7 Tips for Tagging a Bird Early
If you favor lots of looking and loud and aggressive calling, early season is your prime time. If you don't find or can't entice a gobbler from his roost, cover lots of ground and call often. Aggressive calls such as cutts, cackles and fighting purrs simulate both the sexual and territorial impulses of early season gobblers. However, when actually working a bird, particularly when it gets close, subdued calling is generally better. This avoids the "over-call" situation that can cause a gobbler to hang up. Play it the gobbler's way and give the bird just enough to keep it coming.
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A "hung up" gobbler is one that answers your call but refuses to come all the way. Most often this happens where there is a creek, ravine or other natural barrier between you and the bird. Know your hunting territory well enough so this doesn't happen. Sometimes a gobbler hangs up because it finds a great strutting ground. The bird may wait there if your aggressive calling makes it seem that the hen is coming to its location . . . Stay alert. Often another gobbler will be attracted by the uproar and walk right in. However, the commotion may attract other hunters, so pay attention.
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At some point in the spring, turkey hens get in the breeding mood. This causes hunters some problems because a gobbler with a harem of hens is less inclined to go looking for more. Also, hens sometimes actually lead the gobbler away from your calling. The gobbler will often answer your calls, but will not come.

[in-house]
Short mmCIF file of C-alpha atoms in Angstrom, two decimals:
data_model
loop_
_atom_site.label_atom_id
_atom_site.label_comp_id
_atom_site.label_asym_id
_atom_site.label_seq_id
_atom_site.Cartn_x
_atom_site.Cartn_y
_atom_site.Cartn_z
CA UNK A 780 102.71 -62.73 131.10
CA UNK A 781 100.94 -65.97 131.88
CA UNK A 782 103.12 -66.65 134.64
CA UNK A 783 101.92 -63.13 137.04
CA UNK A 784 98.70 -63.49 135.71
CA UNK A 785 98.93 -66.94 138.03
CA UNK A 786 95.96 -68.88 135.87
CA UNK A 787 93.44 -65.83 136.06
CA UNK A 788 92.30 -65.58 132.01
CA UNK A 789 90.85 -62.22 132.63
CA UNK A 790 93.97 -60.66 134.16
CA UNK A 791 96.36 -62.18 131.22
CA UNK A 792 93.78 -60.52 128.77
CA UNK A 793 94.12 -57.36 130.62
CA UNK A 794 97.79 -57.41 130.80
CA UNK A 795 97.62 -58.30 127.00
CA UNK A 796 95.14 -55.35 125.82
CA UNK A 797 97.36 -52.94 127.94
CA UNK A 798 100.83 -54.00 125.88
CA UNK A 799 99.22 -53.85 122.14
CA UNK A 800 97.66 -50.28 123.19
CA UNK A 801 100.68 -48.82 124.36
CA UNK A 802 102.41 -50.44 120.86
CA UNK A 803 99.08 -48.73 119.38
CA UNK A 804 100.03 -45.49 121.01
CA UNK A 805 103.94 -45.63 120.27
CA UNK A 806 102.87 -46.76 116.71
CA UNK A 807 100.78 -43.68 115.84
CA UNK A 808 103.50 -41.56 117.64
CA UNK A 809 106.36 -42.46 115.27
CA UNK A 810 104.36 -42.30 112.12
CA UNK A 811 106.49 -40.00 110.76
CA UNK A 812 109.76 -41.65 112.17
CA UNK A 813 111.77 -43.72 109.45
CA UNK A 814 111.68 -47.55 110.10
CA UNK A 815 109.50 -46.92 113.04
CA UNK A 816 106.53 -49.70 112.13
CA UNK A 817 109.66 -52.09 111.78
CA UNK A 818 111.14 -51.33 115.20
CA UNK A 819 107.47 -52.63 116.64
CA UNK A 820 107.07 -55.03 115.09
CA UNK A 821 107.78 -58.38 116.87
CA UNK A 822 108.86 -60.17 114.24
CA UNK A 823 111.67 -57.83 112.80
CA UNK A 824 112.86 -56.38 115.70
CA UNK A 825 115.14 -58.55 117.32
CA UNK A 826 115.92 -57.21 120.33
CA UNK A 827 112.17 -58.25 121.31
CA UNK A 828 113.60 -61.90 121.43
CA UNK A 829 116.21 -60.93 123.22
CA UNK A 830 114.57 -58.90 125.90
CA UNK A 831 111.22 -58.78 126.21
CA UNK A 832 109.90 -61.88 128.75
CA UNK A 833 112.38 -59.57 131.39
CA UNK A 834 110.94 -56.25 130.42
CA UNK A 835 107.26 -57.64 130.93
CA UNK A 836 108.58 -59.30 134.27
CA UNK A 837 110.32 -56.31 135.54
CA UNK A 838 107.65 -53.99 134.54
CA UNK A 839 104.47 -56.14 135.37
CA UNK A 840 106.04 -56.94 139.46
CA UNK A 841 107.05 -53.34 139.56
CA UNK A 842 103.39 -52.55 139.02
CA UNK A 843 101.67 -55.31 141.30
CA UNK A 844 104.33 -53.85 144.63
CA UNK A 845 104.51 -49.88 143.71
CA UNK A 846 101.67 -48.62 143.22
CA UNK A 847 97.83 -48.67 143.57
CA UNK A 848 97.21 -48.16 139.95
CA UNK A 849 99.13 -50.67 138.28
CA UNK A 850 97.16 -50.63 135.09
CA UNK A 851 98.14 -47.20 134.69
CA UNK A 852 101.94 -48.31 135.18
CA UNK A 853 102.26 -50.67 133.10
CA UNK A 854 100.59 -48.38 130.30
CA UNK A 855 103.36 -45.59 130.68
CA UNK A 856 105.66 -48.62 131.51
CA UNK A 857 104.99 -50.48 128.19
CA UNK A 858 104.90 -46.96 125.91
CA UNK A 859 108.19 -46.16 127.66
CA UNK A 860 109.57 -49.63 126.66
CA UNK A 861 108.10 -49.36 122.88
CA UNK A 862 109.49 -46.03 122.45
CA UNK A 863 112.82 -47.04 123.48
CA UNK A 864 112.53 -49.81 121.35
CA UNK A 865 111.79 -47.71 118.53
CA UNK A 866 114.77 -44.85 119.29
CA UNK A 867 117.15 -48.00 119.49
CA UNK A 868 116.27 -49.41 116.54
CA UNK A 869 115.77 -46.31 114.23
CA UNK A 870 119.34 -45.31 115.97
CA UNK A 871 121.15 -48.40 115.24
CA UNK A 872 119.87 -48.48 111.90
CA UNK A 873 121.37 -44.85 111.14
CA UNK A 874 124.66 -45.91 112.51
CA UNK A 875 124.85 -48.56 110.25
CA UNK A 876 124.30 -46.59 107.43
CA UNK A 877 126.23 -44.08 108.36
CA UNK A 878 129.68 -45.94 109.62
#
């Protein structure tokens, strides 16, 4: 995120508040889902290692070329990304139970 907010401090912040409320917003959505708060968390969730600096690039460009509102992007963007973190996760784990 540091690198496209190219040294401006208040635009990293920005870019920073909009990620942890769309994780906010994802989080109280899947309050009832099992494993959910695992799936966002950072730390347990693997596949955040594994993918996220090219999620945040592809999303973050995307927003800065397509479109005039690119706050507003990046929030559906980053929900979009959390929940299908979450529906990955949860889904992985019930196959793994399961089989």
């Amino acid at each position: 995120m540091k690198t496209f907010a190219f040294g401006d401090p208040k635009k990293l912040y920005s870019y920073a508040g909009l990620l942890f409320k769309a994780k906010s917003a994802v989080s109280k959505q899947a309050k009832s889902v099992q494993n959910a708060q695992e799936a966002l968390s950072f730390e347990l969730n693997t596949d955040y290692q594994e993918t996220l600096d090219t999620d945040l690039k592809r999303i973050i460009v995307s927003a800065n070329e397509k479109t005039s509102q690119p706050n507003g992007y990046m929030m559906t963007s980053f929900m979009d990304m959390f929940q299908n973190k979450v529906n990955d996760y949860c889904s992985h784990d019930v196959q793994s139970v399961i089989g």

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Dealing with a harem boss can be difficult. A tip-off as to whether a gobbler and hens are roosting together is when it [the gobbler] leaves in the same direction every morning to meet them [the hens]. Forget the roost area; set up along the gobbler's line of travel. Sometimes you can find the hen roost and scatter them early [typically a fall hunting tactic]. Now you are the only "hen" waiting for the gobbler.
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If hens stay close to the gobbler, you sometimes can call them. They maintain a well-established pecking order all year. If there is a boss hen with the flock, challenge it. Loud and aggressive calling, or imitating the hen, may cause it to come looking. The rest of the flock, and usually the gobbler, will follow. However, the hens will be in the lead. To make this work, you must have your gun [or bow] up and ready, be well-camouflaged and sit absolutely still. If the hens see you before the gobbler gets in range, it's all over.
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When the hens begin to lay [eggs], they will start drifting off after the early hours with the gobbler. If they have been out-competing you for the gobbler's attention so far, this works in your favor. Simply ease into the gobbler's territory, set up and start calling lightly late in the morning. If the gobbler is alone, it may start gobbling. Then again, it may come in quietly, so pay attention.
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Easing into the spring season with the complacent attitude that you have plenty of time to iron out the kinks is unwise. Opening day, and the first few days of the season, offer opportunities that won't be duplicated later on. You should have a "ready-to-go" attitude at the outset. "Hit the ground running" in the predawn of opening day, and stay with it as long as you can legally hunt. Know where you are going and what to do when you get there. Have confidence in your gun (from patterning) and in your calling (from practice). In short, be ready to hunt at your best from the opening gun. Quick success is sweet . . .
(Number stick photos © Bill Konway)
Editor's note: This Realtree.com evergreen post was first published Feb. 12, 2017.
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